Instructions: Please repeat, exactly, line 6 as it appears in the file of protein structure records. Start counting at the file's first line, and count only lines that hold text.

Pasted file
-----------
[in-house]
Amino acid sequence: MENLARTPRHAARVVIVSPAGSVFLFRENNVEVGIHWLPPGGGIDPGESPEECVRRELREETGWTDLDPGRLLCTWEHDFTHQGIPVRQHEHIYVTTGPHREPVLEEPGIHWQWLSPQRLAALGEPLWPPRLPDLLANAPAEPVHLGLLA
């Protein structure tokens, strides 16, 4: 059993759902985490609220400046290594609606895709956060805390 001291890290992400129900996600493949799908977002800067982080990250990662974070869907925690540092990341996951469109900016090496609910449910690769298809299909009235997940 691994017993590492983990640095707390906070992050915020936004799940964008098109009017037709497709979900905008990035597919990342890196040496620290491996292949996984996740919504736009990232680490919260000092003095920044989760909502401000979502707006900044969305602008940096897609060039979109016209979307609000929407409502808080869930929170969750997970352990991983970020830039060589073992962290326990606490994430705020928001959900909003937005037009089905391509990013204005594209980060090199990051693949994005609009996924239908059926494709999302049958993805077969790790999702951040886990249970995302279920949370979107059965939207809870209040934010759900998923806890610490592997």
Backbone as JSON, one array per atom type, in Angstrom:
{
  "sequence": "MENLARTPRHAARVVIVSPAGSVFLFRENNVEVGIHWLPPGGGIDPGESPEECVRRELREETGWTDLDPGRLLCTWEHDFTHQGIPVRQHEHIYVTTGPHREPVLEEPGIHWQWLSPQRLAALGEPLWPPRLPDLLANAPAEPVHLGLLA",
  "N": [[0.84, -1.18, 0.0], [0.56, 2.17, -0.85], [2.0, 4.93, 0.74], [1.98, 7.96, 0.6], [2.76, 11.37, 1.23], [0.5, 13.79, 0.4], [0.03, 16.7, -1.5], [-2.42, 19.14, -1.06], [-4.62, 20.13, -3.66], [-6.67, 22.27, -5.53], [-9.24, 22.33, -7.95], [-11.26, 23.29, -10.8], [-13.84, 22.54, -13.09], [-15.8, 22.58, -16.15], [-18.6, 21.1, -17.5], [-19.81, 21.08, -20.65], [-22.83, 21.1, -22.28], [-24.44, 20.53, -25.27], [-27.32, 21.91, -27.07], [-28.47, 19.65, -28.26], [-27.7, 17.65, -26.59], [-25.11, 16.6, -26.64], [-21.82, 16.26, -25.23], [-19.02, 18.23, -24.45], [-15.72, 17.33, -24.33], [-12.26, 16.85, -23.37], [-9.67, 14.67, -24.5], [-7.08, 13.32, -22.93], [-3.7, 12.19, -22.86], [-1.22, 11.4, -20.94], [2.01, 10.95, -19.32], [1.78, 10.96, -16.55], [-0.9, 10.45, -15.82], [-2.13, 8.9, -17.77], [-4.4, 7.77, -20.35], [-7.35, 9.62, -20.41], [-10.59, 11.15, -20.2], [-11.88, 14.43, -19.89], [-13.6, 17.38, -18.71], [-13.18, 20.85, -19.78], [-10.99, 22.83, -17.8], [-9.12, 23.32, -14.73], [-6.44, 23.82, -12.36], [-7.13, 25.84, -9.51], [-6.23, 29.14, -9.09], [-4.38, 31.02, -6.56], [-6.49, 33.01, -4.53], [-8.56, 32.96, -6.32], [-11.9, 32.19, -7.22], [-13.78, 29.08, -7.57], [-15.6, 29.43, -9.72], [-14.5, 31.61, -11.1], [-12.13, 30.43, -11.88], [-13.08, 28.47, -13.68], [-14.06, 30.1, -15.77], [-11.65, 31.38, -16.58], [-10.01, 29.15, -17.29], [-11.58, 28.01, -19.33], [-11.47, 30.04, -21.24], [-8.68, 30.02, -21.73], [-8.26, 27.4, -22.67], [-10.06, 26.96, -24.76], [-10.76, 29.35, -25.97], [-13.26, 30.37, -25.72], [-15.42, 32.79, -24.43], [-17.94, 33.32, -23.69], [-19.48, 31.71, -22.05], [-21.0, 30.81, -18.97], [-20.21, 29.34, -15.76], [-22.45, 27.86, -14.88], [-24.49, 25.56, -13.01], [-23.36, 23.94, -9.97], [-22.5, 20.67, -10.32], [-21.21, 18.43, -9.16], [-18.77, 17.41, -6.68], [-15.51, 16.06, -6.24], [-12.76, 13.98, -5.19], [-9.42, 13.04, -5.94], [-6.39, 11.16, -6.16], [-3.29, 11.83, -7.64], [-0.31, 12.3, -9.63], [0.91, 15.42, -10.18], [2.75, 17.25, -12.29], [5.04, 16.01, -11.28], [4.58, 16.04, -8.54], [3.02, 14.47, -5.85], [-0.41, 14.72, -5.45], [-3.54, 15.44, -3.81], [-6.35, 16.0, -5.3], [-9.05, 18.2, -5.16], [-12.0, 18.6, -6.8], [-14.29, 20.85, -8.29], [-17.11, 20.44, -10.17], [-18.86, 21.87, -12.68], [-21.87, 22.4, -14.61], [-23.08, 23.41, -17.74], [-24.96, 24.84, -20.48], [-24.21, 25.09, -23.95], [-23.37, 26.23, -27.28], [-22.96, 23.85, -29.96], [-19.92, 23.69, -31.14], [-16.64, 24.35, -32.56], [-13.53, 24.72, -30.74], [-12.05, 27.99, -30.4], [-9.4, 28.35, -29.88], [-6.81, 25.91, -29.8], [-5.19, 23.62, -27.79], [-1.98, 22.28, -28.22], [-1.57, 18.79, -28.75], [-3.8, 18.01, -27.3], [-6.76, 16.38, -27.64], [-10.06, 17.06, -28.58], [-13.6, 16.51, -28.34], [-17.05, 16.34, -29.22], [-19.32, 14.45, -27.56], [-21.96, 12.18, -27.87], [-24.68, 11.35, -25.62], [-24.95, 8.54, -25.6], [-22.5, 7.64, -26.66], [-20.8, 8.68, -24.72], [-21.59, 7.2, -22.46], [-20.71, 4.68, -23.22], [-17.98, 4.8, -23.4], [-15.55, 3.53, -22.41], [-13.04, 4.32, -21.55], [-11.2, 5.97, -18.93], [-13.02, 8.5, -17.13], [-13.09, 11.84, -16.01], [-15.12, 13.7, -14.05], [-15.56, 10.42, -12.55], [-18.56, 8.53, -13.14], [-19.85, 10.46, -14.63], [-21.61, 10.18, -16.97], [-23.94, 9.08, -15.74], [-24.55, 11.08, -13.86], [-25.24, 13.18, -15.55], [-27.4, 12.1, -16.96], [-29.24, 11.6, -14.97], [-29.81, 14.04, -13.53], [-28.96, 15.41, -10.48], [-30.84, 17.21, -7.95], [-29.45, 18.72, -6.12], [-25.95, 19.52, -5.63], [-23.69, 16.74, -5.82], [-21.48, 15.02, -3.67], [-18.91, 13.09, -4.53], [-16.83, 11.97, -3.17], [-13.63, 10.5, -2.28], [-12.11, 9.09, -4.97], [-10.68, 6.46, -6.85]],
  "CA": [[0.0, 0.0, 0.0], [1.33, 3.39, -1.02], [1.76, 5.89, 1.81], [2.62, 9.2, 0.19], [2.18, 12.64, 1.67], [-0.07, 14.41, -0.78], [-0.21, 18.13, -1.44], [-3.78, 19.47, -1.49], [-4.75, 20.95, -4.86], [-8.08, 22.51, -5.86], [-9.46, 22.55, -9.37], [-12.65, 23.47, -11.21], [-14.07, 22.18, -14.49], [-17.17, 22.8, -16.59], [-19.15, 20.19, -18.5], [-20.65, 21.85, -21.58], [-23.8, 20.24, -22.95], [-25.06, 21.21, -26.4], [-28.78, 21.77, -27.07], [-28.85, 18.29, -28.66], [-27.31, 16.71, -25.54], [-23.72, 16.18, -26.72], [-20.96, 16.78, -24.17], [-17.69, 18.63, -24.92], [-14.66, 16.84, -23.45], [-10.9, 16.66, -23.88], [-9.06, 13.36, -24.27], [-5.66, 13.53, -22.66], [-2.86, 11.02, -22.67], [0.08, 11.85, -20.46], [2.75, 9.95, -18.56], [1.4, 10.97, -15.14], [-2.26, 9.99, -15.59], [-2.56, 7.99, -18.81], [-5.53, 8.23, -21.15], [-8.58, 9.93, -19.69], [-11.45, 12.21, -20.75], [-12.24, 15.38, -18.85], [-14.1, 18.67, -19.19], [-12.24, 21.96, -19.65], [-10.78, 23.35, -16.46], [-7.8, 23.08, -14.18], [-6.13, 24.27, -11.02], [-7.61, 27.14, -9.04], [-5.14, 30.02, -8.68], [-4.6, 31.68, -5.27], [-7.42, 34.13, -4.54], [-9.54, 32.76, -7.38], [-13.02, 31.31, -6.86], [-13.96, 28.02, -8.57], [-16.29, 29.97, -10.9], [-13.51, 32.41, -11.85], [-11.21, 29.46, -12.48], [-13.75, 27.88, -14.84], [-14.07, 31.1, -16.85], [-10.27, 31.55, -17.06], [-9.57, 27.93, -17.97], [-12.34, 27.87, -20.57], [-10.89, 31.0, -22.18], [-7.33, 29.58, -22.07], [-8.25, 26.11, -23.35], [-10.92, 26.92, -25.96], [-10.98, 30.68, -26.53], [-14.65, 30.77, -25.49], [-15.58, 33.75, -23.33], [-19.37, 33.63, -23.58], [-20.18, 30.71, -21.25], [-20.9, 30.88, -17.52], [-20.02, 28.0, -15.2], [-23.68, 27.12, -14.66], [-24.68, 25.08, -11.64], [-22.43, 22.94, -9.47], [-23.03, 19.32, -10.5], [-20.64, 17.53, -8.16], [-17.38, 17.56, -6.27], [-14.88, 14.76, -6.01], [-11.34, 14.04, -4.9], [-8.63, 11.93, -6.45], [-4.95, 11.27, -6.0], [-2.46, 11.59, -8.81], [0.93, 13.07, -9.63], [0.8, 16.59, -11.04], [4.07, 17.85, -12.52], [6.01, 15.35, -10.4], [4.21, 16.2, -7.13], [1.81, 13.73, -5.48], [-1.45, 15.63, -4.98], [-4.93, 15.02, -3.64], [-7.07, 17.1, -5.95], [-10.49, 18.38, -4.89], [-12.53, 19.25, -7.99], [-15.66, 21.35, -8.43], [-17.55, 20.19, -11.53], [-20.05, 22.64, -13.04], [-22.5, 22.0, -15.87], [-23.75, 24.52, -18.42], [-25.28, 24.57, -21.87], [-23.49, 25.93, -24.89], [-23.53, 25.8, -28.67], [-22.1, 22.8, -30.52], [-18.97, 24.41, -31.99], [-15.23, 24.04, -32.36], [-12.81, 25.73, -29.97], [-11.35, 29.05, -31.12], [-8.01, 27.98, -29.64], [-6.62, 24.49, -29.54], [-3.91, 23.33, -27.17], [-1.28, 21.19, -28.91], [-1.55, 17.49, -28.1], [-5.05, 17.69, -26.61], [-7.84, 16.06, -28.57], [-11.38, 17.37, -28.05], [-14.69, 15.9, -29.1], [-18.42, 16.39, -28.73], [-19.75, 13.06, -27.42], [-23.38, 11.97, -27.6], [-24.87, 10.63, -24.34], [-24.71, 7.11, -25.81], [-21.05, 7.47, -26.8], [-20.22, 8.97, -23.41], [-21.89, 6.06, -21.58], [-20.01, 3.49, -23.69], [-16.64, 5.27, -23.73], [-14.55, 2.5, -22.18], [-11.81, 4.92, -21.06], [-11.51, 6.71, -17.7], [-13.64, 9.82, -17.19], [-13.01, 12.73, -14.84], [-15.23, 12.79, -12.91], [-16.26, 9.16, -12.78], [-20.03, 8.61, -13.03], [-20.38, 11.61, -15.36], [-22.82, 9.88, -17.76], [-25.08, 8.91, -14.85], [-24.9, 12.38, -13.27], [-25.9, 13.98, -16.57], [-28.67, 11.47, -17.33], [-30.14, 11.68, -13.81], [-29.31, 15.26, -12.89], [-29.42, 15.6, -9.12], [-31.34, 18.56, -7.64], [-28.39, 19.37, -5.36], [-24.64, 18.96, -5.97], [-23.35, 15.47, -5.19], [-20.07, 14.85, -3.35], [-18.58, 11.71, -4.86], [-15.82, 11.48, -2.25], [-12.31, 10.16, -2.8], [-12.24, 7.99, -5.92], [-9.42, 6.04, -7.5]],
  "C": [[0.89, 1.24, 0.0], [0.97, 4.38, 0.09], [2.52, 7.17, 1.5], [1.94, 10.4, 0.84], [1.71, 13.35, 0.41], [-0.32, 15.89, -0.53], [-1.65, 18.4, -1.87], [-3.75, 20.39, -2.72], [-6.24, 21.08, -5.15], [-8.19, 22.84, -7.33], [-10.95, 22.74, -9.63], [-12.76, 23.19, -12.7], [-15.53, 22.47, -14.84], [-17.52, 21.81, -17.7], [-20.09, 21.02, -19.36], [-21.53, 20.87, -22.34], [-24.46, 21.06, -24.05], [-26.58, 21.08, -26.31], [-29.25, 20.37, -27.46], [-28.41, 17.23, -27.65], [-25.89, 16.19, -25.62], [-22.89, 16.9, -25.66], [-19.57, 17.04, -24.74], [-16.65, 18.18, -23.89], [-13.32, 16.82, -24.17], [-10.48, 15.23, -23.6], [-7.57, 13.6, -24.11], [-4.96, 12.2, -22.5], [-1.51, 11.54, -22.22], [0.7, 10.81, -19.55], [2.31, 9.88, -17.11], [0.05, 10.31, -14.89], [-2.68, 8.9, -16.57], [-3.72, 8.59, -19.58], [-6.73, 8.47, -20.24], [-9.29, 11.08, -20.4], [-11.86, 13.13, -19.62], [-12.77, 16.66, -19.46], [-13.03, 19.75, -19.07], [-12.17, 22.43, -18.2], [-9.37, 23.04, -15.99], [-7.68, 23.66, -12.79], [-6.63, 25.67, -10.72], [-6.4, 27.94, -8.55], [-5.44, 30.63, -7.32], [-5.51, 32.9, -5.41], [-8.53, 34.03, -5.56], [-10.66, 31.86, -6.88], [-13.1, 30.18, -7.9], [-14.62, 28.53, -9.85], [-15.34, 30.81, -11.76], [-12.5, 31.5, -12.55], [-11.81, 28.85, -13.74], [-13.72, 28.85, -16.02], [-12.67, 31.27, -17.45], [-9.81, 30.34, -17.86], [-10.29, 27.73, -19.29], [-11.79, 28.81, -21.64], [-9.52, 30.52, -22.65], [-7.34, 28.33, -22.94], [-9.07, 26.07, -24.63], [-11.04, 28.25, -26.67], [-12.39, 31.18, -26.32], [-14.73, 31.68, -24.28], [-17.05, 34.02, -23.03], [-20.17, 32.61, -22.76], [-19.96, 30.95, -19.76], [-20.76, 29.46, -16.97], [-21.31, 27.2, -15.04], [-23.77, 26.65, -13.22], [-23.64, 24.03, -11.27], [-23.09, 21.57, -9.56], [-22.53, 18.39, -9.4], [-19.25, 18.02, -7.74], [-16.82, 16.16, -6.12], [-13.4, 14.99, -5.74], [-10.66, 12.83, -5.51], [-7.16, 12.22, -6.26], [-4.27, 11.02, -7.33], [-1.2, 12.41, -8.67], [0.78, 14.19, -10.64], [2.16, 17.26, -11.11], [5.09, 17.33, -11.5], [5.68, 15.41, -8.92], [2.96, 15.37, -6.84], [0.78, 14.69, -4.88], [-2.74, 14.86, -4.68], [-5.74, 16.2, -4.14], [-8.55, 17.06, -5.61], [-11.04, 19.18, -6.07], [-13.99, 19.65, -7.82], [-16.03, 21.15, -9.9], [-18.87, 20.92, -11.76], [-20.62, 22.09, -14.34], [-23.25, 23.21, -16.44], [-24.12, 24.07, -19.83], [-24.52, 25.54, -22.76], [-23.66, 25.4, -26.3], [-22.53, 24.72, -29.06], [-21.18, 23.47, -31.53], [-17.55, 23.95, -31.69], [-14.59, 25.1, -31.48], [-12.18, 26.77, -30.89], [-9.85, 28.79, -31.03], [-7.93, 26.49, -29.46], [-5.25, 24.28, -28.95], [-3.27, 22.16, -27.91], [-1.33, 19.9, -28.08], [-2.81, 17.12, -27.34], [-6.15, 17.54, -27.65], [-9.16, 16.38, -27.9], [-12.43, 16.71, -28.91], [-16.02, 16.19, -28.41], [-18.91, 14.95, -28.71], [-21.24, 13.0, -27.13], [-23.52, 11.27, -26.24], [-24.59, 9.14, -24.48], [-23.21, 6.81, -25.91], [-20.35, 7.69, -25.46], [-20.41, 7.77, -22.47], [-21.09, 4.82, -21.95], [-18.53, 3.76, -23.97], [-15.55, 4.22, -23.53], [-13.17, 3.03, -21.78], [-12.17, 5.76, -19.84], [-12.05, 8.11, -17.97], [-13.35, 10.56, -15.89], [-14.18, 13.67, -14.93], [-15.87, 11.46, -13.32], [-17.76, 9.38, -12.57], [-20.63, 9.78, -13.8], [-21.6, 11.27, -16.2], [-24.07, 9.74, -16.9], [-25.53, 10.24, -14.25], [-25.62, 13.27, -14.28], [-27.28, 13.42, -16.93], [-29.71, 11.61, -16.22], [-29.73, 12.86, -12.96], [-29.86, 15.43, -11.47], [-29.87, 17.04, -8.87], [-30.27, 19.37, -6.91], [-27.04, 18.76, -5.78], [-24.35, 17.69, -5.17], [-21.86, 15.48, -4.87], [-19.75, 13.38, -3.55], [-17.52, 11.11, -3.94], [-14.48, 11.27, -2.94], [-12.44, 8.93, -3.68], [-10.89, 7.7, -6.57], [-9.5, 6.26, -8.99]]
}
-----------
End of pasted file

  "sequence": "MENLARTPRHAARVVIVSPAGSVFLFRENNVEVGIHWLPPGGGIDPGESPEECVRRELREETGWTDLDPGRLLCTWEHDFTHQGIPVRQHEHIYVTTGPHREPVLEEPGIHWQWLSPQRLAALGEPLWPPRLPDLLANAPAEPVHLGLLA",